Sociologist Tom Boland reckons that “a mix of consumerism and capitalism makes people ill-inclined to protest”. The Catholic Church and Irish trade unions both get poor report cards from interviewees, with the former too embedded in the state to take a stand, and the latter defused by the Croke Park Agreement which sacrificed national strikes and industrial action for no further public sector pay cuts.
Watching Eat Your Children in the QFT last night, I became conscious of how poorly the Irish financial story has been reported in Northern Ireland. [Ed – or how poorly you’ve been listening?] The facts of negotiations and deals along with some commentary on emigration has been relayed, but there has been little discussion about the impact on communities, industry and little comparison with other European regions facing similar pressures. Instead there’s a simple and popular narrative explaining that Ireland swallowed its unpalatable medicine and made sharp cuts quickly allowing it to rapidly, if painfully, turn around and reach a better place.
A visit to Derry briefly investigates Ireland’s biggest civil rights movement. Nell McCafferty talks about “not marching for a United Ireland but for the rights of full British citizens”. Another interviewee suggests the movement was later “usurped by nationalists” and explains that today, anyone dissenting in the north west tends to be labelled as “anti-peace process” so people stay at home rather than stand up for their rights.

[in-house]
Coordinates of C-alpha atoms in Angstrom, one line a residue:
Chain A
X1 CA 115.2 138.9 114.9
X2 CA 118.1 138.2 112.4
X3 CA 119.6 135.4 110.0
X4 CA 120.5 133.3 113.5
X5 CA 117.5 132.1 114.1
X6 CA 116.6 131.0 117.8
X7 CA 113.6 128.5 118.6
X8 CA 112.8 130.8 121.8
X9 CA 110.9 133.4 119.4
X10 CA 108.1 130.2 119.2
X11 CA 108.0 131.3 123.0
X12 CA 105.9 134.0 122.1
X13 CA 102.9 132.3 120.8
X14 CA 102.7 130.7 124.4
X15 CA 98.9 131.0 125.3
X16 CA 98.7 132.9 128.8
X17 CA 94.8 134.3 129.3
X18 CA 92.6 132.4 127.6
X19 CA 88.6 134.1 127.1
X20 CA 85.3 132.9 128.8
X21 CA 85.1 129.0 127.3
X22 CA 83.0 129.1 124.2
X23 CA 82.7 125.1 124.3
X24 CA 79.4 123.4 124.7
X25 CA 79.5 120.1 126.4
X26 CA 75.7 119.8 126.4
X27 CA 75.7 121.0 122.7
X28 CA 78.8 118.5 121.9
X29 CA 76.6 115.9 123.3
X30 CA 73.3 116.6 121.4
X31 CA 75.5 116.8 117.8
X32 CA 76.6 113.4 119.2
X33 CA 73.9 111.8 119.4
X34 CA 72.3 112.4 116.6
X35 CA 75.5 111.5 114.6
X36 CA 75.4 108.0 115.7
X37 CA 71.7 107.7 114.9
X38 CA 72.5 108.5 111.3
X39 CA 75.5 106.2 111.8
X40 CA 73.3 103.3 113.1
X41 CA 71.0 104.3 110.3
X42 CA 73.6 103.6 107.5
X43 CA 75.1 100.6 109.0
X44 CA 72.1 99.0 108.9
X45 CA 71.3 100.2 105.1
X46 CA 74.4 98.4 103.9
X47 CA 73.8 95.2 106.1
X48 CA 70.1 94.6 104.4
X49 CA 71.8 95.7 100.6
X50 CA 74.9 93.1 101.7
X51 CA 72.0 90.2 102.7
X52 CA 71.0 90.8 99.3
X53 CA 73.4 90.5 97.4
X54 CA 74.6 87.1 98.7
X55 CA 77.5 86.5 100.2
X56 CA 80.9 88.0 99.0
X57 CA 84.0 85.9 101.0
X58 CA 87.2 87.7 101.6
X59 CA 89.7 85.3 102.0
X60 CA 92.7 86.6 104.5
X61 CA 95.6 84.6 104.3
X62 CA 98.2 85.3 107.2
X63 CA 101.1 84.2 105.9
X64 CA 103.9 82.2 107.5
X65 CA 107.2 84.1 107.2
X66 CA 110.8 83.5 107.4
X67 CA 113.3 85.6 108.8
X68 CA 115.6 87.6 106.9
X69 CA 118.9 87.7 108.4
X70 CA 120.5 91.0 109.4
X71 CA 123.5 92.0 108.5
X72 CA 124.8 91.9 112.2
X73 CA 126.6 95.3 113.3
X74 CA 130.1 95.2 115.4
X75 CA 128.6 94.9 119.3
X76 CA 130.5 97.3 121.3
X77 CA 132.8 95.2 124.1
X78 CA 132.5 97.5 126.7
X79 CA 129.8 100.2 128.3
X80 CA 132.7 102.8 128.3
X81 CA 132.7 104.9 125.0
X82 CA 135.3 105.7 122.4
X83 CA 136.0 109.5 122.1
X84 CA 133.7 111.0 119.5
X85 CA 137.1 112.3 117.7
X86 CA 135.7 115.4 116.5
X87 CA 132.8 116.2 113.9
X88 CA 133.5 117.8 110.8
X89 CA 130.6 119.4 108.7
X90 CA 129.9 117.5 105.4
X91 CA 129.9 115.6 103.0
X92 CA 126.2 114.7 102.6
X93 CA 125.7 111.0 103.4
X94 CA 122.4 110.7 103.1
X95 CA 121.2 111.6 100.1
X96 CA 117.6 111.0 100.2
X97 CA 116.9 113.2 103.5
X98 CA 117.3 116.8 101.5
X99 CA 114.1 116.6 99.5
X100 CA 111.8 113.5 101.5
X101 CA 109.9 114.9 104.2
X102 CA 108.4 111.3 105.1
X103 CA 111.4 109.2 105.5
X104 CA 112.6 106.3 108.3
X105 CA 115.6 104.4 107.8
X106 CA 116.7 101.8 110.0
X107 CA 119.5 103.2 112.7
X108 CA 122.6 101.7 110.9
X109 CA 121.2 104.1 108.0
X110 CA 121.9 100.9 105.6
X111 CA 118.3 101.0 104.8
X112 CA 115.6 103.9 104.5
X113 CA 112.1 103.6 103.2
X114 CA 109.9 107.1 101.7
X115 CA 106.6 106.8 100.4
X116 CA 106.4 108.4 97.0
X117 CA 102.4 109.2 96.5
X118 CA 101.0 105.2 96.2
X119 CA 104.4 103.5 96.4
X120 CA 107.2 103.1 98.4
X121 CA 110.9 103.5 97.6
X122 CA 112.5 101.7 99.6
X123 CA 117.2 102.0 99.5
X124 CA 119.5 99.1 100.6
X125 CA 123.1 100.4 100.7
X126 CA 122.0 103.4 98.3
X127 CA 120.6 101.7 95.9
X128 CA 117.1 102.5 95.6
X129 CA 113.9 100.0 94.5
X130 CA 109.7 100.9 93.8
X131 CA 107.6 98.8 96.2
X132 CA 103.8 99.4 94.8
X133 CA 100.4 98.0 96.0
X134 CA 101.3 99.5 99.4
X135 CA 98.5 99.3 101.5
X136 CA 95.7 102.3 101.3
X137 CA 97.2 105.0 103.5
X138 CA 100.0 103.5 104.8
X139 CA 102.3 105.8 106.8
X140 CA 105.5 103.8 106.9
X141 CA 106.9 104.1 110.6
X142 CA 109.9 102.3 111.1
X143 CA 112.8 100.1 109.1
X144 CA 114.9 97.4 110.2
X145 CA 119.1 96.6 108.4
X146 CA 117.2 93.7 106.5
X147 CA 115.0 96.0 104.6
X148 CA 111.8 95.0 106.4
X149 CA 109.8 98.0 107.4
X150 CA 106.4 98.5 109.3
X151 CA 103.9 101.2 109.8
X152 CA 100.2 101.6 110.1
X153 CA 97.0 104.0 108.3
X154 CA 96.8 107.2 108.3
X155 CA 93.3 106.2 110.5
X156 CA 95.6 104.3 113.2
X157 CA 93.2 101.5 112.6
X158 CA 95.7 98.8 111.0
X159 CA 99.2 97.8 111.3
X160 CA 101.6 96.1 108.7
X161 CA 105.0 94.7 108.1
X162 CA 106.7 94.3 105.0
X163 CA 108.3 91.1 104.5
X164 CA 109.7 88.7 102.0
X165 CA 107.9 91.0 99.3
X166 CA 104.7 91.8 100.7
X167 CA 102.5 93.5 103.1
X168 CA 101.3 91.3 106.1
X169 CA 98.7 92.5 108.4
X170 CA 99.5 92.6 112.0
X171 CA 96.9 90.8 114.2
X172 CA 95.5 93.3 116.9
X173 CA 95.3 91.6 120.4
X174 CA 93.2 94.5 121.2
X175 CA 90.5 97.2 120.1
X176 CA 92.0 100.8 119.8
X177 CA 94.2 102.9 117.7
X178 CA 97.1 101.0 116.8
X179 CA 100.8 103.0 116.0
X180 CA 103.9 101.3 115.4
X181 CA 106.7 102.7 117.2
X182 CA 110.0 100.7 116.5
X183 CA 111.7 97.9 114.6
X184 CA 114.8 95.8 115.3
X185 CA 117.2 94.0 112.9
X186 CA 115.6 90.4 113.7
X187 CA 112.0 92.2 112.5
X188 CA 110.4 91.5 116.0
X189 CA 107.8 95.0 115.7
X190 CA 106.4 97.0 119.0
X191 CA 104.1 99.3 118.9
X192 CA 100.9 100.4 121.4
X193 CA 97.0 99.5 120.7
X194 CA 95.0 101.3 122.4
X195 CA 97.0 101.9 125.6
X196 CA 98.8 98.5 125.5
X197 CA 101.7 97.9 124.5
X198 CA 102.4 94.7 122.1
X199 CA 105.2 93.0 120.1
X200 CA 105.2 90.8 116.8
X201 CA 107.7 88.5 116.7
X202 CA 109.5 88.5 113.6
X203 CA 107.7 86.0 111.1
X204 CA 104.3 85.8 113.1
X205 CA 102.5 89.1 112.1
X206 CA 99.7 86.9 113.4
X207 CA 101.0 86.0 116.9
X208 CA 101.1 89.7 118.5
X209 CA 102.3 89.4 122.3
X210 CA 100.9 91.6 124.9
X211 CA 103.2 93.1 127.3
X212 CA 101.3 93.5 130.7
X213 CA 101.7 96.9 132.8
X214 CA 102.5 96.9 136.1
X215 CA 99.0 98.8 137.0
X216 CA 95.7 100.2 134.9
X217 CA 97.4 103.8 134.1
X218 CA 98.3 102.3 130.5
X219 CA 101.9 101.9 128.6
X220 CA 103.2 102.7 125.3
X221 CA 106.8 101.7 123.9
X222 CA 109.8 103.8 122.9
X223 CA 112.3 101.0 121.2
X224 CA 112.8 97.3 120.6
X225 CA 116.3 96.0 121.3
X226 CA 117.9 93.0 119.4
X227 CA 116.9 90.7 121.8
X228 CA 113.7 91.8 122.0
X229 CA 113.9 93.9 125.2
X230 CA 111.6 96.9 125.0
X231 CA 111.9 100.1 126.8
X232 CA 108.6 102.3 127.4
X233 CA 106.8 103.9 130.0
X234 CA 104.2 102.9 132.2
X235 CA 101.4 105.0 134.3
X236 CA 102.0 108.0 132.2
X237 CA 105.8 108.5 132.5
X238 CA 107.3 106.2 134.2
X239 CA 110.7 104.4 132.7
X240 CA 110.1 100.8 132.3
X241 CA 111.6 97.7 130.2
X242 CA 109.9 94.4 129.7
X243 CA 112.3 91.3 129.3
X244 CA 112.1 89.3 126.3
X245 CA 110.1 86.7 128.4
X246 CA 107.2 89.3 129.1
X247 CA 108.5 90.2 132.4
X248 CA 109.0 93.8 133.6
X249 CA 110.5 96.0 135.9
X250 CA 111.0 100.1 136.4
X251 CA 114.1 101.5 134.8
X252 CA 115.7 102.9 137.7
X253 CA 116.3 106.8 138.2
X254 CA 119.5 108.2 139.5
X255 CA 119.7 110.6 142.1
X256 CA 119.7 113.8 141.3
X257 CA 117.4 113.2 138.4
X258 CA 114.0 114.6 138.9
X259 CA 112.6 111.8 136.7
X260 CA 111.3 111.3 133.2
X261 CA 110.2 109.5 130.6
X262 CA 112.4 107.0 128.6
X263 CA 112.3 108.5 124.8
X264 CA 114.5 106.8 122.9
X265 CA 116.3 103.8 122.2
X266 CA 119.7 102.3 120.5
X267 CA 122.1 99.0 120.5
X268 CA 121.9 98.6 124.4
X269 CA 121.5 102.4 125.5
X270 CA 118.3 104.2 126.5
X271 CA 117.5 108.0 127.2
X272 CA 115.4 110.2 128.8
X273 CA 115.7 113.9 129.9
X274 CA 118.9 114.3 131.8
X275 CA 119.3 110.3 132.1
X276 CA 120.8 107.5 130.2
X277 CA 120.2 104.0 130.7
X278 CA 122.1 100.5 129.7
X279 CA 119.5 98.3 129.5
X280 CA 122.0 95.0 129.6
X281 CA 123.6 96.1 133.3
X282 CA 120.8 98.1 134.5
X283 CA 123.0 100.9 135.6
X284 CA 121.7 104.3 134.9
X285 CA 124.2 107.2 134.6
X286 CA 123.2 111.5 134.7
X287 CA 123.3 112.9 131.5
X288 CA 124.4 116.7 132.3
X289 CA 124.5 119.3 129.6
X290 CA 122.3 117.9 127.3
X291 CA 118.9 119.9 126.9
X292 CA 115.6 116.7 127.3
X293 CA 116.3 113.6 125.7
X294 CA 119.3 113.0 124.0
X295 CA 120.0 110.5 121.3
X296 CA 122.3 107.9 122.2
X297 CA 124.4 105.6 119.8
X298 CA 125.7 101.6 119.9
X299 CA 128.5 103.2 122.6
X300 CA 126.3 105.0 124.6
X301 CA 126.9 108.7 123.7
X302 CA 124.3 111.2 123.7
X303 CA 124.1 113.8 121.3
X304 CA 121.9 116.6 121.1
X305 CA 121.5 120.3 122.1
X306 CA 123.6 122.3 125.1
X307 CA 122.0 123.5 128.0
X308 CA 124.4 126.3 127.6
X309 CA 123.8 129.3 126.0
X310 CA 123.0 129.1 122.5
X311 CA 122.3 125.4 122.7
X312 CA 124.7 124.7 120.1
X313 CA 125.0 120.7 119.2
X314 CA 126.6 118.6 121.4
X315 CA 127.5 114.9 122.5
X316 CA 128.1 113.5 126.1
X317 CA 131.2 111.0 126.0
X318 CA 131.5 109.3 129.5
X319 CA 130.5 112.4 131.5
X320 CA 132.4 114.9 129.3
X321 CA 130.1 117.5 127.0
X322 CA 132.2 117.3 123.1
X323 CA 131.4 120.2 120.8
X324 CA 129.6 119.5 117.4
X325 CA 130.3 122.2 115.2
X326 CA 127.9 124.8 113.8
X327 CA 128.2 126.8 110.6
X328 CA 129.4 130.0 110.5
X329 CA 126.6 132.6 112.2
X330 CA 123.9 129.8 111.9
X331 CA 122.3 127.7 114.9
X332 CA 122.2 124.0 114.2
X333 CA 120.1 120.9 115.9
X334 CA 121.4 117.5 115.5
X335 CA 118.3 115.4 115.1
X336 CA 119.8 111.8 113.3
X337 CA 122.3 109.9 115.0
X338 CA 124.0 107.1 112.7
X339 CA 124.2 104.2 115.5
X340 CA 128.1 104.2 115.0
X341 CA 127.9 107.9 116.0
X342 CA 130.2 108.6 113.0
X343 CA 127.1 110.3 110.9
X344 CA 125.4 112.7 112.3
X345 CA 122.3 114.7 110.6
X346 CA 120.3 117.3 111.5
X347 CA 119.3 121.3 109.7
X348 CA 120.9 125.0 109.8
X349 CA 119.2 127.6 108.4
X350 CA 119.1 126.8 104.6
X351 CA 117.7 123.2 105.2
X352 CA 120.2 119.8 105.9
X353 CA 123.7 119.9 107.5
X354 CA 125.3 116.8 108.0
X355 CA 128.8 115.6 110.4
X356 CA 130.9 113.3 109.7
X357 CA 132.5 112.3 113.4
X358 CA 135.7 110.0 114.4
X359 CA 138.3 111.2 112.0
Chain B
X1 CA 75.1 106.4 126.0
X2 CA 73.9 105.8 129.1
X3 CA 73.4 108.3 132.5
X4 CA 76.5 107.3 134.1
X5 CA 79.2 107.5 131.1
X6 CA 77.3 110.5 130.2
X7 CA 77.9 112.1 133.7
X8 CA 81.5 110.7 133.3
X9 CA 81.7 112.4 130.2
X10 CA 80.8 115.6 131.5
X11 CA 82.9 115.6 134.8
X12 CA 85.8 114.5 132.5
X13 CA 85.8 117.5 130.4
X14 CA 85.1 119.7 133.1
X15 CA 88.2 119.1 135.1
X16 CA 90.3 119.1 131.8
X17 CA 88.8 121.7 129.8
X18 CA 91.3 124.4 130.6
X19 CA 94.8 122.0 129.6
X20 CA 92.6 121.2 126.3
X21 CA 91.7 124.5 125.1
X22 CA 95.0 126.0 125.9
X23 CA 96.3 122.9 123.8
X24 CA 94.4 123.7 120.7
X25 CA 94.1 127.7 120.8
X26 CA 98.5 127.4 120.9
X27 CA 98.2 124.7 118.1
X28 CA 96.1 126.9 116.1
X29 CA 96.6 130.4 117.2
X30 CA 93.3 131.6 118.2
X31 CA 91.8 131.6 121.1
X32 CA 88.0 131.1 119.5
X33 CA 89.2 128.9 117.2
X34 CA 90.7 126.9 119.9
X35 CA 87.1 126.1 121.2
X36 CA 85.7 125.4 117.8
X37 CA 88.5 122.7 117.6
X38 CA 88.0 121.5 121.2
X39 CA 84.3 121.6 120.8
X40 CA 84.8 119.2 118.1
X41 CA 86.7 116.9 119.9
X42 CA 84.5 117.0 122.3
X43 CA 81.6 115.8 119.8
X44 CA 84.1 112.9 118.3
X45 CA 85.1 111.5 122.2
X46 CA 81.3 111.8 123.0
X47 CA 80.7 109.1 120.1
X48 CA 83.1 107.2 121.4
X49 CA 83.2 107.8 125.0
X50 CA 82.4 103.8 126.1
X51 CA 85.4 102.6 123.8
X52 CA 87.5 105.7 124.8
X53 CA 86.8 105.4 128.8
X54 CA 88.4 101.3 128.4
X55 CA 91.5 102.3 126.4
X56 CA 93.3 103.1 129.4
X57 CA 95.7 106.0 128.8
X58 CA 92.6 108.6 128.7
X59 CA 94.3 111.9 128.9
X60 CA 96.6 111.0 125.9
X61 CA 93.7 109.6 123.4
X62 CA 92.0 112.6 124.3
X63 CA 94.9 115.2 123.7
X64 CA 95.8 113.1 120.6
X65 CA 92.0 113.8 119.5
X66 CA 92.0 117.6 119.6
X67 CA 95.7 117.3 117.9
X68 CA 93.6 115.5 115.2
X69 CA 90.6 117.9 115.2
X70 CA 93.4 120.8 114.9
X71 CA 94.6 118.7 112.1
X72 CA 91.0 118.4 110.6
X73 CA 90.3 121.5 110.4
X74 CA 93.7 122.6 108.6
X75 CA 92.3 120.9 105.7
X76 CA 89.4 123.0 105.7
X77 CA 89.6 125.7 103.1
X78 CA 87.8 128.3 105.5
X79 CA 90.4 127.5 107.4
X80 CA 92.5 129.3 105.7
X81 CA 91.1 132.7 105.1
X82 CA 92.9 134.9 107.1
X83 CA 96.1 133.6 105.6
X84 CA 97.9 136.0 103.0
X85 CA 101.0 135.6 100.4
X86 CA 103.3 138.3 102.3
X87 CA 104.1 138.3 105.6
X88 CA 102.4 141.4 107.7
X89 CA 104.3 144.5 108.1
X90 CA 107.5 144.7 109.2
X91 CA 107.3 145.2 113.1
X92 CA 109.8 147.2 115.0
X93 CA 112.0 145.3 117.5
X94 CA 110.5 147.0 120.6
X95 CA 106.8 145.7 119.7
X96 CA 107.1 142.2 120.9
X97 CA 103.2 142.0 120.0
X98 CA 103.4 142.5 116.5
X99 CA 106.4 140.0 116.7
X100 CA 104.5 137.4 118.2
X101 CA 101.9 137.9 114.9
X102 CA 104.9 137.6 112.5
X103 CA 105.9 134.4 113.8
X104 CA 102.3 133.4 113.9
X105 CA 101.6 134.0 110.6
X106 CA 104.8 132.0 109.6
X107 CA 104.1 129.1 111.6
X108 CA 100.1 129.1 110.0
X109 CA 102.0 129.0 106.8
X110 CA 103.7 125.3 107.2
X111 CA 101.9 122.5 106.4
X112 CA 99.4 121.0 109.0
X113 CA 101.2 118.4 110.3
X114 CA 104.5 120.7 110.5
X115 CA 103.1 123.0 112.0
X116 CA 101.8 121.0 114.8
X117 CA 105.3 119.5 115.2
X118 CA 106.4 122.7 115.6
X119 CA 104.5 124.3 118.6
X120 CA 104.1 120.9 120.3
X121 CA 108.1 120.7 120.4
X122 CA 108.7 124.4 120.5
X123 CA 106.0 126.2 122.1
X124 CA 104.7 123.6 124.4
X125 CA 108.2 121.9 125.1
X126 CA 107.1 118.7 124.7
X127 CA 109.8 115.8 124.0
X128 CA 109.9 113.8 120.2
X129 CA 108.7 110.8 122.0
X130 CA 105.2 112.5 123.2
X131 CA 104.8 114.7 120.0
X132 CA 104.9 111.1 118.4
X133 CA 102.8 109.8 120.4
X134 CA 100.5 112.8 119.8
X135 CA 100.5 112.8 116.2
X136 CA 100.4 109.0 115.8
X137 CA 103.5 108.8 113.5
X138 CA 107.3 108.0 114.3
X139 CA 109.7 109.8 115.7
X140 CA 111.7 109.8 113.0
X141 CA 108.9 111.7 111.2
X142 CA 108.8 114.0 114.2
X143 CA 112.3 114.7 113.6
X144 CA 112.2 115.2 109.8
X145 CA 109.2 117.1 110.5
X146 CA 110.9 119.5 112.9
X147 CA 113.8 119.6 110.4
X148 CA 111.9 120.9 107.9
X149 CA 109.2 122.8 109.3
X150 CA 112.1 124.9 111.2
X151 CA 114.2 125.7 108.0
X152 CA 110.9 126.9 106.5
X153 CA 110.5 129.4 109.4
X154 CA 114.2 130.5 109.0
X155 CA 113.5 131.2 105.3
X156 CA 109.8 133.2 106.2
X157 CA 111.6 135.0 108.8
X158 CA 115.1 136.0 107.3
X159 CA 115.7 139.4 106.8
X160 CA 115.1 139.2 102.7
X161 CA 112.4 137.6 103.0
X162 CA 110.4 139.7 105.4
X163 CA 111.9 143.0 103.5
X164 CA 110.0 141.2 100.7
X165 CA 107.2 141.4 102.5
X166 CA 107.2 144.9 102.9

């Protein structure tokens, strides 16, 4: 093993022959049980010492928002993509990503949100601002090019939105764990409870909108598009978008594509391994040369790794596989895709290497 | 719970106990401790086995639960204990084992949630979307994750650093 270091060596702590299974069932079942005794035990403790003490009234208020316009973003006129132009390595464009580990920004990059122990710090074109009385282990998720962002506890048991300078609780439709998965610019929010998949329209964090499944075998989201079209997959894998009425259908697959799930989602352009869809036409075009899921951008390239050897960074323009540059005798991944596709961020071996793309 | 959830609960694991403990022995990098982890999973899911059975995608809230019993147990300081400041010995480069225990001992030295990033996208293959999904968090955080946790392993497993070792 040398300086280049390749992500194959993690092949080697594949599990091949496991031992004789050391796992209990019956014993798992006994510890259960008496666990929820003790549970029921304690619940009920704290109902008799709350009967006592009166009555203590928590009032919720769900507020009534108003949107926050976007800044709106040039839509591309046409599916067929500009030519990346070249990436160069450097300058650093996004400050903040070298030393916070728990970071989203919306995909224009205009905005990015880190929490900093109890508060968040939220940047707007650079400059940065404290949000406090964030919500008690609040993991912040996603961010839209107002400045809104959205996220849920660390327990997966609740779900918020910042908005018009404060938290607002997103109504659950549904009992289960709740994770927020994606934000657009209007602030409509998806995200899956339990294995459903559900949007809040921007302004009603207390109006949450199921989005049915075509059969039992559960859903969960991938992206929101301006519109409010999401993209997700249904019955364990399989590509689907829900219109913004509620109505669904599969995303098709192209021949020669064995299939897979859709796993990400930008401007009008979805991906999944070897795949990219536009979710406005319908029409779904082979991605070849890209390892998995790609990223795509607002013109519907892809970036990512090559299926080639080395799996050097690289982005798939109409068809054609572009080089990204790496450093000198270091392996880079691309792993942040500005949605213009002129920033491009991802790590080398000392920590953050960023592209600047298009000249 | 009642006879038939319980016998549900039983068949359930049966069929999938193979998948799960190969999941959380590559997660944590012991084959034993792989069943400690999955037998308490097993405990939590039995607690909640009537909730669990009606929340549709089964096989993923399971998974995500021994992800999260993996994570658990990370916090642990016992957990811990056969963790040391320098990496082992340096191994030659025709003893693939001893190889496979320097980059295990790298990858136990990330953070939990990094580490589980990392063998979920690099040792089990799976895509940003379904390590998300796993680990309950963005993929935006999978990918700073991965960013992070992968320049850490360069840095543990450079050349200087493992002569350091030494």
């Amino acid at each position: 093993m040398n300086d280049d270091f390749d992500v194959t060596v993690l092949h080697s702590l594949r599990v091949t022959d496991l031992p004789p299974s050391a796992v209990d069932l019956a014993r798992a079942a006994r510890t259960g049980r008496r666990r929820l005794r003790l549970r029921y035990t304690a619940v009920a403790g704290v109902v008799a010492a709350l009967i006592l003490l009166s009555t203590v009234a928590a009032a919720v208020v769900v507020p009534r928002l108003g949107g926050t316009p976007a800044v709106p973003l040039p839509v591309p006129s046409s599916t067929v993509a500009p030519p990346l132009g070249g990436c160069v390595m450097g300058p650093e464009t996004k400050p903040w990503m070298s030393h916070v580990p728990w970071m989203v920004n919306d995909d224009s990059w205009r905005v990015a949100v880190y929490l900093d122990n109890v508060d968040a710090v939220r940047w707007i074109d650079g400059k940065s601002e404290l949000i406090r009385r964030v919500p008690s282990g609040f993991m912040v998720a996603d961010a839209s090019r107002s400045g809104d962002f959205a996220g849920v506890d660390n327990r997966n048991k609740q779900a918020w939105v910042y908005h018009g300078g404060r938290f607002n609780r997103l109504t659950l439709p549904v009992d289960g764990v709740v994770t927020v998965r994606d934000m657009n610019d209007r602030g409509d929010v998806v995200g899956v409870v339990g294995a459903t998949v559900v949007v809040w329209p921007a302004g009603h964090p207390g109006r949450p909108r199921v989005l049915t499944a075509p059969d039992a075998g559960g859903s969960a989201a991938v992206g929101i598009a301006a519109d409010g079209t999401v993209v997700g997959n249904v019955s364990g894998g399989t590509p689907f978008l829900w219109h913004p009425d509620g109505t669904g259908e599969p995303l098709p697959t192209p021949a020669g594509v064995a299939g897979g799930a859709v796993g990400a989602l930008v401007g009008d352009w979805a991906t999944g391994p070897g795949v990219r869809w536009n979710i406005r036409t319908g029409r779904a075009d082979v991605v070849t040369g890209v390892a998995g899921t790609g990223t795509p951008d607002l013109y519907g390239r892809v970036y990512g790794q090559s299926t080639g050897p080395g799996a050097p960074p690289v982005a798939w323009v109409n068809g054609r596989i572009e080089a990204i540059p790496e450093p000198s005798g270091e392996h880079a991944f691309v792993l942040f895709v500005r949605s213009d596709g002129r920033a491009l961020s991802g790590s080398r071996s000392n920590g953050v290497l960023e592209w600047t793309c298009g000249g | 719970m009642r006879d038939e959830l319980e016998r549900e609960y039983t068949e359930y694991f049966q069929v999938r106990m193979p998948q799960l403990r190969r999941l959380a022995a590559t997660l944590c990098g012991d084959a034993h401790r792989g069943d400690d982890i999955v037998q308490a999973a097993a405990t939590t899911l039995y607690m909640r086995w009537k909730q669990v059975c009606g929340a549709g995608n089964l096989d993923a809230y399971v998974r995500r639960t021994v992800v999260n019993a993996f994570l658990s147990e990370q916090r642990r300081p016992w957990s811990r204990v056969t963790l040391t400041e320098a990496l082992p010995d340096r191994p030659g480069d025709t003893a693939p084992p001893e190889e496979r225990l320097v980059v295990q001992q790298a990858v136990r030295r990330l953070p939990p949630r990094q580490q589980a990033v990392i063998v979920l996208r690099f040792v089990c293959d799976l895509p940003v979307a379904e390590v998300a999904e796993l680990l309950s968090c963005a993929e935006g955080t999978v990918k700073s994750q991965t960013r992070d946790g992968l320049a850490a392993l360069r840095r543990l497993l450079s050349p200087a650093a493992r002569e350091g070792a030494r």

The quality of the filming and footage spliced together to make Eat Your Children varies greatly over the course of the 78 minute film. Interview sound quality improves as the pair zig zag across the island, although at times the film’s soundtrack threatens to overshadow faint snatches of dialogue.
Treasa and Mary Jane fall into the oft-ignored category of chalk activists, carrying sticks of coloured calcium sulphate wherever they go, allowing them to sketch out chapter names on pavements and walls to give the film its structure.